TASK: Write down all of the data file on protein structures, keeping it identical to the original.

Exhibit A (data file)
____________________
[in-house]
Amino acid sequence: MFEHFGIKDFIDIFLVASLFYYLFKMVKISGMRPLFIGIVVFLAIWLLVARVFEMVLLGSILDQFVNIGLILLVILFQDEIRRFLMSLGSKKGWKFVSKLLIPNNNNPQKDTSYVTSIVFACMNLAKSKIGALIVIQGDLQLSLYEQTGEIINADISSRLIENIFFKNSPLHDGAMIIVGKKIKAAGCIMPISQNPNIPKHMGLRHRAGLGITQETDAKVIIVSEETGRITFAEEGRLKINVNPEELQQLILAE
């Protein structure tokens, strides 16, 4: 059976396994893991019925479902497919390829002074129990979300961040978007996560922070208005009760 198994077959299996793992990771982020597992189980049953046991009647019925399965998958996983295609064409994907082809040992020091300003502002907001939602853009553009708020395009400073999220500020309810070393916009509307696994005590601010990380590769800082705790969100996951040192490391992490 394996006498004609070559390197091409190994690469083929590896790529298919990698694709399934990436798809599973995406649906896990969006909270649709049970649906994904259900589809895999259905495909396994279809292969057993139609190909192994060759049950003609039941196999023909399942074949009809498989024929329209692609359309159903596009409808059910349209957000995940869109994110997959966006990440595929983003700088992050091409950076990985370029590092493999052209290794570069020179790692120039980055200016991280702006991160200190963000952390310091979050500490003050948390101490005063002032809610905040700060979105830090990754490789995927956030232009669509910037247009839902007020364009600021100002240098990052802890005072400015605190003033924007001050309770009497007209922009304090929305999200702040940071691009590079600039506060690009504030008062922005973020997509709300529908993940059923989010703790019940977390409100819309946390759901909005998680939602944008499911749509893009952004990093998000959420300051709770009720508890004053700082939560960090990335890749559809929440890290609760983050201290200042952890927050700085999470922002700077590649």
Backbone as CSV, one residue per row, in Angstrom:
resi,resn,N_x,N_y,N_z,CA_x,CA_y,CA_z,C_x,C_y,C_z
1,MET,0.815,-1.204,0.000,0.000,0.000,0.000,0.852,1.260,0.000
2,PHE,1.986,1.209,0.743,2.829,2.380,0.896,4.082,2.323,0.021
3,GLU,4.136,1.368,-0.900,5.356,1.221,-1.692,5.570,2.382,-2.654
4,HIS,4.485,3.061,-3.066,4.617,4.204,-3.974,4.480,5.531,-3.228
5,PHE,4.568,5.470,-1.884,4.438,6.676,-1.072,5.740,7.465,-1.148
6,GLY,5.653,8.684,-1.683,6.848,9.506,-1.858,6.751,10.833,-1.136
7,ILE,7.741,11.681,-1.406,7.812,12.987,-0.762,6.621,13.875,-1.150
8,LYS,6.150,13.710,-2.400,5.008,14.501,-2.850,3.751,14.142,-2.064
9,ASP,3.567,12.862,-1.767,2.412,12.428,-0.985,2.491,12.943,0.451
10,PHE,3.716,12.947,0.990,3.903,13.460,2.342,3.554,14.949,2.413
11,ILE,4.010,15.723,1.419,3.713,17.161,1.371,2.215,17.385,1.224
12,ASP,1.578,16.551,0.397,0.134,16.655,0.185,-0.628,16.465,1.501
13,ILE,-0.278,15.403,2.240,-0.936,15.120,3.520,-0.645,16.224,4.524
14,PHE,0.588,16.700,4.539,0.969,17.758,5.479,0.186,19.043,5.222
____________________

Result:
[in-house]
Amino acid sequence: MFEHFGIKDFIDIFLVASLFYYLFKMVKISGMRPLFIGIVVFLAIWLLVARVFEMVLLGSILDQFVNIGLILLVILFQDEIRRFLMSLGSKKGWKFVSKLLIPNNNNPQKDTSYVTSIVFACMNLAKSKIGALIVIQGDLQLSLYEQTGEIINADISSRLIENIFFKNSPLHDGAMIIVGKKIKAAGCIMPISQNPNIPKHMGLRHRAGLGITQETDAKVIIVSEETGRITFAEEGRLKINVNPEELQQLILAE
């Protein structure tokens, strides 16, 4: 059976396994893991019925479902497919390829002074129990979300961040978007996560922070208005009760 198994077959299996793992990771982020597992189980049953046991009647019925399965998958996983295609064409994907082809040992020091300003502002907001939602853009553009708020395009400073999220500020309810070393916009509307696994005590601010990380590769800082705790969100996951040192490391992490 394996006498004609070559390197091409190994690469083929590896790529298919990698694709399934990436798809599973995406649906896990969006909270649709049970649906994904259900589809895999259905495909396994279809292969057993139609190909192994060759049950003609039941196999023909399942074949009809498989024929329209692609359309159903596009409808059910349209957000995940869109994110997959966006990440595929983003700088992050091409950076990985370029590092493999052209290794570069020179790692120039980055200016991280702006991160200190963000952390310091979050500490003050948390101490005063002032809610905040700060979105830090990754490789995927956030232009669509910037247009839902007020364009600021100002240098990052802890005072400015605190003033924007001050309770009497007209922009304090929305999200702040940071691009590079600039506060690009504030008062922005973020997509709300529908993940059923989010703790019940977390409100819309946390759901909005998680939602944008499911749509893009952004990093998000959420300051709770009720508890004053700082939560960090990335890749559809929440890290609760983050201290200042952890927050700085999470922002700077590649």
Backbone as CSV, one residue per row, in Angstrom:
resi,resn,N_x,N_y,N_z,CA_x,CA_y,CA_z,C_x,C_y,C_z
1,MET,0.815,-1.204,0.000,0.000,0.000,0.000,0.852,1.260,0.000
2,PHE,1.986,1.209,0.743,2.829,2.380,0.896,4.082,2.323,0.021
3,GLU,4.136,1.368,-0.900,5.356,1.221,-1.692,5.570,2.382,-2.654
4,HIS,4.485,3.061,-3.066,4.617,4.204,-3.974,4.480,5.531,-3.228
5,PHE,4.568,5.470,-1.884,4.438,6.676,-1.072,5.740,7.465,-1.148
6,GLY,5.653,8.684,-1.683,6.848,9.506,-1.858,6.751,10.833,-1.136
7,ILE,7.741,11.681,-1.406,7.812,12.987,-0.762,6.621,13.875,-1.150
8,LYS,6.150,13.710,-2.400,5.008,14.501,-2.850,3.751,14.142,-2.064
9,ASP,3.567,12.862,-1.767,2.412,12.428,-0.985,2.491,12.943,0.451
10,PHE,3.716,12.947,0.990,3.903,13.460,2.342,3.554,14.949,2.413
11,ILE,4.010,15.723,1.419,3.713,17.161,1.371,2.215,17.385,1.224
12,ASP,1.578,16.551,0.397,0.134,16.655,0.185,-0.628,16.465,1.501
13,ILE,-0.278,15.403,2.240,-0.936,15.120,3.520,-0.645,16.224,4.524
14,PHE,0.588,16.700,4.539,0.969,17.758,5.479,0.186,19.043,5.222